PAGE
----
EGU 2014 Day 4 – Global catastrophes, uncertainty and can you ever know your audience?

Day four in the big geology house…. Today started well, I took a little time in the morning to work on my presentation for tomorrow, but because I forgot to reset the clock on my computer I missed the workshop on applying for funding that I was aiming to attend. Nevertheless I made it to my first session of the day ‘Volcanism, Impacts, Mass Extinctions and Global Environmental Change‘ (SSP1.2/GMPV41) which is a session that has to win the prize for BEST NAME OF A SESSION EVER. I bumped into a lecturer from my University there, who seemed a little surprised to see me – he asked why I was there and I said ‘Global catastrophes? Of course I’m coming to this one!’ and he replied that he was there for the isotopes. Strangely the organisers seemed to underestimate the interest factor of such an epic session title, and had put the session in a really small room. People were crammed in all over the place, sat on the floor, standing by the walls, and every seat was full. You just can’t deny the pulling power of massive disasters.

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The talks themselves were great, a series of presentations on Tunguska and the Siberian trap flood basalts and their associated infrastructure. There were questions of whether magamatism could trigger a mass extinction, and if the dates of massive flood basalt eruptions did actually precede the extinctions? Seth Burgess did actually present data that suggested the main body of the eruptions did actually commence AFTER the extinction, but also recognised the problem of sampling bias – a common problem in the geological sciences – that you can’t always get the data you want because, oh, a mountain is on top of it. So you have to predict as best you can based on incomplete data. From the data that Seth Burgess had, he suggested that there was more than one phase of the eruption and that the lavas that couldn’t be sampled may actually contain sills that predate the extinction.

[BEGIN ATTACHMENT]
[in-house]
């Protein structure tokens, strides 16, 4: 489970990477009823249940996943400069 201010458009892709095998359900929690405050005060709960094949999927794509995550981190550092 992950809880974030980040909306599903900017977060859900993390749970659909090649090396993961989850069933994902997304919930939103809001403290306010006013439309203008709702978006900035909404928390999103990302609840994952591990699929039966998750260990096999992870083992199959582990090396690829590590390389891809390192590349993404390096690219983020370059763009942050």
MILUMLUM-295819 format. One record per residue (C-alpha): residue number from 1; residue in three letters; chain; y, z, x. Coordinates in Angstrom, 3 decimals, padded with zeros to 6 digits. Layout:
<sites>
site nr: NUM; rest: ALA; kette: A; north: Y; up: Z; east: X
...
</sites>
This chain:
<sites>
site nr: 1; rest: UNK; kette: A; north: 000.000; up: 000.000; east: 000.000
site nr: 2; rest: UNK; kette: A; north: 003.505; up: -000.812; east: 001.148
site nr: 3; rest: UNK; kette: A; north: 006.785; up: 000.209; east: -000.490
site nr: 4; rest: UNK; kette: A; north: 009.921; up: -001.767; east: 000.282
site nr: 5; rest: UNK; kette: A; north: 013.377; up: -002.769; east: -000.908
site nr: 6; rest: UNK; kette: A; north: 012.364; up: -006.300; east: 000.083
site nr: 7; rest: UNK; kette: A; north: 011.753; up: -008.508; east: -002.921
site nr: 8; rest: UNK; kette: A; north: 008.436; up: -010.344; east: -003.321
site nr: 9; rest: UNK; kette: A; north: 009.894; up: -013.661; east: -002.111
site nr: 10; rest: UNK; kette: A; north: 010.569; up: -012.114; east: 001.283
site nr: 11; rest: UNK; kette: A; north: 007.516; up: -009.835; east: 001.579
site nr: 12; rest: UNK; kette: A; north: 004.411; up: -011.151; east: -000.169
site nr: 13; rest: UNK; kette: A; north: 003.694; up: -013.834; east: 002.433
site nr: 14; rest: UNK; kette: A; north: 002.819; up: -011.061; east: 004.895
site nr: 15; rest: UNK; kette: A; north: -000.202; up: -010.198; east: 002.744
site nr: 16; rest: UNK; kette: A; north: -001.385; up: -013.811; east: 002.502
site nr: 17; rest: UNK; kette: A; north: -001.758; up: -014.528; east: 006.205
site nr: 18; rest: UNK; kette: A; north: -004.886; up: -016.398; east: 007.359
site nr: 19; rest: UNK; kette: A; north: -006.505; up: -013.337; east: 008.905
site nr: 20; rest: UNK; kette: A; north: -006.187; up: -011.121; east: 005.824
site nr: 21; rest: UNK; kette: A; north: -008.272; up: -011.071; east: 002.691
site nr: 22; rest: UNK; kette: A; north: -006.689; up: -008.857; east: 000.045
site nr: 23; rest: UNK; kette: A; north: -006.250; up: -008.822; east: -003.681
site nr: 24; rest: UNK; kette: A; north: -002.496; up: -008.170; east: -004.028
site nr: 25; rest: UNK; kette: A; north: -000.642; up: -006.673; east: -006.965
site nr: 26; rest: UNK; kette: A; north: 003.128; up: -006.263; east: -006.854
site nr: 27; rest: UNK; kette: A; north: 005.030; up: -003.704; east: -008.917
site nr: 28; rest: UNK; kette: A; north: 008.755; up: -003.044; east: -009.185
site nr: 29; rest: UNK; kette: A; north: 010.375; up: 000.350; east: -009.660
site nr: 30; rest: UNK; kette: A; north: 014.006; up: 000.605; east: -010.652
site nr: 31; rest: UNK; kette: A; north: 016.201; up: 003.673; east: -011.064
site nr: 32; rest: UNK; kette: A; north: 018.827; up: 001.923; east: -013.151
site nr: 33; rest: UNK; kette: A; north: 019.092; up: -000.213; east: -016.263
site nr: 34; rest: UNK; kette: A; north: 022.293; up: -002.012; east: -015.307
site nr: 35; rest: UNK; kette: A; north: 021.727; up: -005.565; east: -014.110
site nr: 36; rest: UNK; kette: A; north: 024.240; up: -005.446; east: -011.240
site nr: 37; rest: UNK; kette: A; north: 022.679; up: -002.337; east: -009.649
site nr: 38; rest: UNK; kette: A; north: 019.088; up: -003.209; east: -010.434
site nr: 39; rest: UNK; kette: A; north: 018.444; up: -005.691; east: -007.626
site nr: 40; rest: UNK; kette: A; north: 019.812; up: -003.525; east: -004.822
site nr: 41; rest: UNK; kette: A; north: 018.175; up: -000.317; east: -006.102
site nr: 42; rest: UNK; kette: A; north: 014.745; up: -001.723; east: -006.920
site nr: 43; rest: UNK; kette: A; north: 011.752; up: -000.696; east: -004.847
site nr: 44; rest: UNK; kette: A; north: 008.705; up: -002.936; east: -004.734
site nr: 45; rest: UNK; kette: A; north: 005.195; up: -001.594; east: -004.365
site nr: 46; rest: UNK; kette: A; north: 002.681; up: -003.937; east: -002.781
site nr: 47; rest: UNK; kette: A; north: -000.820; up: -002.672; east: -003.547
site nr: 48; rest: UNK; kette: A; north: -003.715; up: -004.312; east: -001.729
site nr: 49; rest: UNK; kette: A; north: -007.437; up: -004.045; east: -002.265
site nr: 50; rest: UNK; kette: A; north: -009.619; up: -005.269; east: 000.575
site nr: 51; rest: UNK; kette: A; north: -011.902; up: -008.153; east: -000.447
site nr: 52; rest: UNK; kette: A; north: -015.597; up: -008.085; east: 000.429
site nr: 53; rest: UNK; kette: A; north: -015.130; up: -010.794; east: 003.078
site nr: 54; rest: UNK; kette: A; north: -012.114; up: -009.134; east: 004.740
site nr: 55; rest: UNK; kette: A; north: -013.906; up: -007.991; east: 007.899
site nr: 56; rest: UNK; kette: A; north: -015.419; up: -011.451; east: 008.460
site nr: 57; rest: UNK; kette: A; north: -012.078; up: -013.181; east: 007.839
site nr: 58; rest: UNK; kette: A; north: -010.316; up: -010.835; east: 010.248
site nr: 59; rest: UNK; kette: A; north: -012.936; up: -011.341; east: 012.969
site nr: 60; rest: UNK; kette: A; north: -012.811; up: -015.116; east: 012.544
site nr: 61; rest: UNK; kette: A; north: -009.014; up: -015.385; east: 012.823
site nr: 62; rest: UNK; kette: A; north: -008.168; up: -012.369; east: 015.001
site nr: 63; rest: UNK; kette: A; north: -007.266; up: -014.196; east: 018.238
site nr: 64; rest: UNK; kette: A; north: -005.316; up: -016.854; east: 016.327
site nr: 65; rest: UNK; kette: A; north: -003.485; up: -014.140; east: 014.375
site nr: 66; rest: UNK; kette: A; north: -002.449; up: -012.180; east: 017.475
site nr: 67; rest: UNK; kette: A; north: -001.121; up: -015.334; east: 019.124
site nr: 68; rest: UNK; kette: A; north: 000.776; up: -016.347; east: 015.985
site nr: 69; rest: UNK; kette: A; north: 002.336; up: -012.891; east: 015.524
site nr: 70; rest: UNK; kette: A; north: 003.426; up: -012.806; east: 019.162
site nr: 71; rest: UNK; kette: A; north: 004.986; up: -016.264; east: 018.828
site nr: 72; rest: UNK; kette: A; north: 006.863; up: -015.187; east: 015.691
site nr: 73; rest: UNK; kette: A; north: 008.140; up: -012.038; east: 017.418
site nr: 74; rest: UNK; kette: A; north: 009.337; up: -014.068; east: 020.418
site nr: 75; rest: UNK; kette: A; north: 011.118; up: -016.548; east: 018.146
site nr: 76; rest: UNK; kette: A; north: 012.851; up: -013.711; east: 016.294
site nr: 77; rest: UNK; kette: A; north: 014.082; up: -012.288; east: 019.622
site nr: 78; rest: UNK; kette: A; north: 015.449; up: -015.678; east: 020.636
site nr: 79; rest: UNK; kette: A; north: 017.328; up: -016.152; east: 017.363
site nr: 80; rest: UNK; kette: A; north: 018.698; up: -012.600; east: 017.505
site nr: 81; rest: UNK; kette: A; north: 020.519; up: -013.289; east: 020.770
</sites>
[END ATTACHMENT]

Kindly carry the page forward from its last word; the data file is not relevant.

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Later on the session, the extinction moved from the end-Permian to the Cretaceous. Now if you are unfamiliar with that name – think dinosaurs. It’s the one where the famous film should really have been called Cretaceous Park instead (and why it wasn’t I really don’t know!). The thing with the end-Cretaceous extinction was that it happened not only at the same time as a massive flood basalt, but at the same time as a massive (and famous) meteorite impact called Chixulub. Mark Richards from the University of California, Berkeley, told us that there was a 1 in 5 chance of all of these events being a coincidence, which isn’t really that bad. But when you include the size of the Deccan eruptions, the chance becomes 1 in 50, so it is hard to dismiss this as a coincidence. He suggested that another reason for the correlation, was that the impact could have triggered massive worldwide magmatic activity – in the same way that seismic triggers have been shown to induce magmatic activity on a much smaller scale. A question was asked however, if there was any evidenced for this systemic increased activity and although at the moment there is not, Professor Richards thinks that geochemical data could be available to support this hypothesis.